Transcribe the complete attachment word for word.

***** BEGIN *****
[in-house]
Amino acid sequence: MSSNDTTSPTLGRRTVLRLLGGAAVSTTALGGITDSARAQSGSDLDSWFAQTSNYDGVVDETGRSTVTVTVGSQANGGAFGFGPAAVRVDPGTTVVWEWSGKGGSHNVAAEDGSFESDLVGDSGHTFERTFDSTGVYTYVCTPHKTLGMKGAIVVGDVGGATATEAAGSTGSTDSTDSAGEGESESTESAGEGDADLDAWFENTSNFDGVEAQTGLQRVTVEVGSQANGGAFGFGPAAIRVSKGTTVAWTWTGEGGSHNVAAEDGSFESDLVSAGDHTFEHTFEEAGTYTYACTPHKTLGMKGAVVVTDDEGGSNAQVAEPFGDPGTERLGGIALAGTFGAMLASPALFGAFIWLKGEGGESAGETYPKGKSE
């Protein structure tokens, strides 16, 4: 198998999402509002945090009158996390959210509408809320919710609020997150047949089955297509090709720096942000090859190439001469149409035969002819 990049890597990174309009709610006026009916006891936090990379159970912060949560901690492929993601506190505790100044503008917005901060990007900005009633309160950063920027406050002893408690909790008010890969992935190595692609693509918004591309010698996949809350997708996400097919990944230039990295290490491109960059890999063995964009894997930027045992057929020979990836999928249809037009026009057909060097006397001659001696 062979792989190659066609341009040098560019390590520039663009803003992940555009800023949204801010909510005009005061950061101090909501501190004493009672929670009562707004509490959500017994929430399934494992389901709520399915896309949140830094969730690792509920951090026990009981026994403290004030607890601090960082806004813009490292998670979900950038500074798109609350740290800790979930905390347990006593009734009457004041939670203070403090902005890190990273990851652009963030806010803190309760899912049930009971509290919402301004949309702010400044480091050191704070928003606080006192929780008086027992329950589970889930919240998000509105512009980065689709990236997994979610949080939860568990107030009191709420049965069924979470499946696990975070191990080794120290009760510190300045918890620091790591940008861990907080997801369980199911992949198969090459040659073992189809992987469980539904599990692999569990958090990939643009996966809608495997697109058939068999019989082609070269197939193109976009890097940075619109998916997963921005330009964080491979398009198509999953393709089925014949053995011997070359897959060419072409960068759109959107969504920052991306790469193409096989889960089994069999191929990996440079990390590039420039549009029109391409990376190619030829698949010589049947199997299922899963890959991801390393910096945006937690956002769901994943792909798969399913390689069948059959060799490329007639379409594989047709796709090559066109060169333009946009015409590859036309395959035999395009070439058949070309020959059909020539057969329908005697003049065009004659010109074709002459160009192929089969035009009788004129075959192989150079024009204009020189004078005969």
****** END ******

[in-house]
Amino acid sequence: MSSNDTTSPTLGRRTVLRLLGGAAVSTTALGGITDSARAQSGSDLDSWFAQTSNYDGVVDETGRSTVTVTVGSQANGGAFGFGPAAVRVDPGTTVVWEWSGKGGSHNVAAEDGSFESDLVGDSGHTFERTFDSTGVYTYVCTPHKTLGMKGAIVVGDVGGATATEAAGSTGSTDSTDSAGEGESESTESAGEGDADLDAWFENTSNFDGVEAQTGLQRVTVEVGSQANGGAFGFGPAAIRVSKGTTVAWTWTGEGGSHNVAAEDGSFESDLVSAGDHTFEHTFEEAGTYTYACTPHKTLGMKGAVVVTDDEGGSNAQVAEPFGDPGTERLGGIALAGTFGAMLASPALFGAFIWLKGEGGESAGETYPKGKSE
């Protein structure tokens, strides 16, 4: 198998999402509002945090009158996390959210509408809320919710609020997150047949089955297509090709720096942000090859190439001469149409035969002819 990049890597990174309009709610006026009916006891936090990379159970912060949560901690492929993601506190505790100044503008917005901060990007900005009633309160950063920027406050002893408690909790008010890969992935190595692609693509918004591309010698996949809350997708996400097919990944230039990295290490491109960059890999063995964009894997930027045992057929020979990836999928249809037009026009057909060097006397001659001696 062979792989190659066609341009040098560019390590520039663009803003992940555009800023949204801010909510005009005061950061101090909501501190004493009672929670009562707004509490959500017994929430399934494992389901709520399915896309949140830094969730690792509920951090026990009981026994403290004030607890601090960082806004813009490292998670979900950038500074798109609350740290800790979930905390347990006593009734009457004041939670203070403090902005890190990273990851652009963030806010803190309760899912049930009971509290919402301004949309702010400044480091050191704070928003606080006192929780008086027992329950589970889930919240998000509105512009980065689709990236997994979610949080939860568990107030009191709420049965069924979470499946696990975070191990080794120290009760510190300045918890620091790591940008861990907080997801369980199911992949198969090459040659073992189809992987469980539904599990692999569990958090990939643009996966809608495997697109058939068999019989082609070269197939193109976009890097940075619109998916997963921005330009964080491979398009198509999953393709089925014949053995011997070359897959060419072409960068759109959107969504920052991306790469193409096989889960089994069999191929990996440079990390590039420039549009029109391409990376190619030829698949010589049947199997299922899963890959991801390393910096945006937690956002769901994943792909798969399913390689069948059959060799490329007639379409594989047709796709090559066109060169333009946009015409590859036309395959035999395009070439058949070309020959059909020539057969329908005697003049065009004659010109074709002459160009192929089969035009009788004129075959192989150079024009204009020189004078005969």